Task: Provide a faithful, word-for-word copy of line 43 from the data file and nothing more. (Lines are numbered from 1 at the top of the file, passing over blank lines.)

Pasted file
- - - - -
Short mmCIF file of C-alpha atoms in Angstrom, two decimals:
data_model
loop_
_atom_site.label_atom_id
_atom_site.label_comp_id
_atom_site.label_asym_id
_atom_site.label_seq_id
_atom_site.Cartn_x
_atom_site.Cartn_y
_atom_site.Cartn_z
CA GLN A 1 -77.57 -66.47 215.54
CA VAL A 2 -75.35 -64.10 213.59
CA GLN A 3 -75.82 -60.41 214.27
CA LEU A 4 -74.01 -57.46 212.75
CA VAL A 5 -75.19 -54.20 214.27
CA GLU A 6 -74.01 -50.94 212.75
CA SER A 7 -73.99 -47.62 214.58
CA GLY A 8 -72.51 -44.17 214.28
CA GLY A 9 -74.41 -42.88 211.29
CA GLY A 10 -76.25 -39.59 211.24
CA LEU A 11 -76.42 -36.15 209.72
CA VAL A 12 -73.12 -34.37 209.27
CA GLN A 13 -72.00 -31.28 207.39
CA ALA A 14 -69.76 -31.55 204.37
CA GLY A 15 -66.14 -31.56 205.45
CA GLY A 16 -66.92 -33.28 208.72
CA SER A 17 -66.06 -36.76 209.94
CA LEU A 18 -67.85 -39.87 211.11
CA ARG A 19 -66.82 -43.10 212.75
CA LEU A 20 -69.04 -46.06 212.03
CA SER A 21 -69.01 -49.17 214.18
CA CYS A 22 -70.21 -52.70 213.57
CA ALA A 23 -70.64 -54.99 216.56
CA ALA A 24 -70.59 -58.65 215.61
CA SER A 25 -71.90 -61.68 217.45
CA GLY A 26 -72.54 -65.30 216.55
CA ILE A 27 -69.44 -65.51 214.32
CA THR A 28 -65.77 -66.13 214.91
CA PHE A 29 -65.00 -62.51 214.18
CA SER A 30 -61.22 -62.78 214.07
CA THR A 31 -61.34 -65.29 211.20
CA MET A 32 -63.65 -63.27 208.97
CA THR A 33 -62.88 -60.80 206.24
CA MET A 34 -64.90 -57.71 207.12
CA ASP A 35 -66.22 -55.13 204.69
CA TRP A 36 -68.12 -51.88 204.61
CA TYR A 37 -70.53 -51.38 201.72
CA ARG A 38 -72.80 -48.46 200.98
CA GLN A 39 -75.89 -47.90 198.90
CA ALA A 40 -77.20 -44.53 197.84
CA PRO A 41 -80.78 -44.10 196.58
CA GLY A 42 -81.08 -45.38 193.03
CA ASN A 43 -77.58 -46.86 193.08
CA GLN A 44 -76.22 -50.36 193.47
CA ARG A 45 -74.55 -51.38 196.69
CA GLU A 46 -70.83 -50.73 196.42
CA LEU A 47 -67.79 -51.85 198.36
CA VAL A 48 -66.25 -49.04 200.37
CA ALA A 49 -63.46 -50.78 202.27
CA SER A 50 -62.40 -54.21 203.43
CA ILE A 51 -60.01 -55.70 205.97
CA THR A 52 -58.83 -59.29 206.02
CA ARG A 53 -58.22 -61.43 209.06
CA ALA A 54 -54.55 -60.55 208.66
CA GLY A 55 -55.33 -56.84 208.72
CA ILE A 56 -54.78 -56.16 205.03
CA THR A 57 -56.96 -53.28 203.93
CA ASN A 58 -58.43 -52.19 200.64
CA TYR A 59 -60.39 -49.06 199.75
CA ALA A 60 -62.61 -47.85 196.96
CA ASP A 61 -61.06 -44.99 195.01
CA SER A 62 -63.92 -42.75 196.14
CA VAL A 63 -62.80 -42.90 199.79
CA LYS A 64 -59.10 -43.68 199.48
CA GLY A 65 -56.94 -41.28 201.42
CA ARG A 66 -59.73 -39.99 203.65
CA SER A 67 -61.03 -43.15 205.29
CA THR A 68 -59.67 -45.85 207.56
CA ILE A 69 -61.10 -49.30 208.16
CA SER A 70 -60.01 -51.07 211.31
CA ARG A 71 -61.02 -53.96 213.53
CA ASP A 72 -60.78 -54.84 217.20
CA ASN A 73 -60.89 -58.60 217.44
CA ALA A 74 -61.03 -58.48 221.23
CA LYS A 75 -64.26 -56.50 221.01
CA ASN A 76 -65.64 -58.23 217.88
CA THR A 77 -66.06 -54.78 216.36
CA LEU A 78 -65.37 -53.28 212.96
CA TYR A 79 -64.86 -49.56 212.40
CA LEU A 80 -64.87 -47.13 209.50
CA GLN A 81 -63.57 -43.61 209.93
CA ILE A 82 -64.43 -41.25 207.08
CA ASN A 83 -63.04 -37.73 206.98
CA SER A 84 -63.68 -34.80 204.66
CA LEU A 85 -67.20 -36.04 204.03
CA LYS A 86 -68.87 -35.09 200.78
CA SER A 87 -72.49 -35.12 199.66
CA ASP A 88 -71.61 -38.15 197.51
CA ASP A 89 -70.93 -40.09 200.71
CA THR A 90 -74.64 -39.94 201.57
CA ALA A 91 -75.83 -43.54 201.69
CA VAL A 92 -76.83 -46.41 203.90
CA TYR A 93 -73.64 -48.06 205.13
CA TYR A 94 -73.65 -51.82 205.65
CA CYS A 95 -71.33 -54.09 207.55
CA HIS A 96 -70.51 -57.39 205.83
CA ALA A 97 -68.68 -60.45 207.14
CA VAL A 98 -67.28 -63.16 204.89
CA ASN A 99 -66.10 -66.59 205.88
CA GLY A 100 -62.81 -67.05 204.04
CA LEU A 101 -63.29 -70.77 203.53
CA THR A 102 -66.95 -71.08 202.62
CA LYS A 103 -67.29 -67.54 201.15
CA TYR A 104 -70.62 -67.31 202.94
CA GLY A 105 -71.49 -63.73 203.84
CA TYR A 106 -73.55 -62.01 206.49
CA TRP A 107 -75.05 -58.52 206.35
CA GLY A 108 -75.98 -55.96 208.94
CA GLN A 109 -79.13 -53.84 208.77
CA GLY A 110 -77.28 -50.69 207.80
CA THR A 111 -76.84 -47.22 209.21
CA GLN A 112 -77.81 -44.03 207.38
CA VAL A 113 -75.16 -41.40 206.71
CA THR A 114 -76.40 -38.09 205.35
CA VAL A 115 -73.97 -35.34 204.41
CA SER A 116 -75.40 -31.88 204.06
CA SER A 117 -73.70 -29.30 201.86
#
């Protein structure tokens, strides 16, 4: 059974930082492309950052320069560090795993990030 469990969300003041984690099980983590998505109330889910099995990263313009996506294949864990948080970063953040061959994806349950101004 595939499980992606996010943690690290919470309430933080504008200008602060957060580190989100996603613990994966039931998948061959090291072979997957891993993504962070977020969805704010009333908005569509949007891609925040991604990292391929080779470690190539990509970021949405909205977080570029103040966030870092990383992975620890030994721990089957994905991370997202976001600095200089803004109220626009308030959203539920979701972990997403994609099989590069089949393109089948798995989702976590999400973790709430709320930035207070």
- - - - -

CA THR A 33 -62.88 -60.80 206.24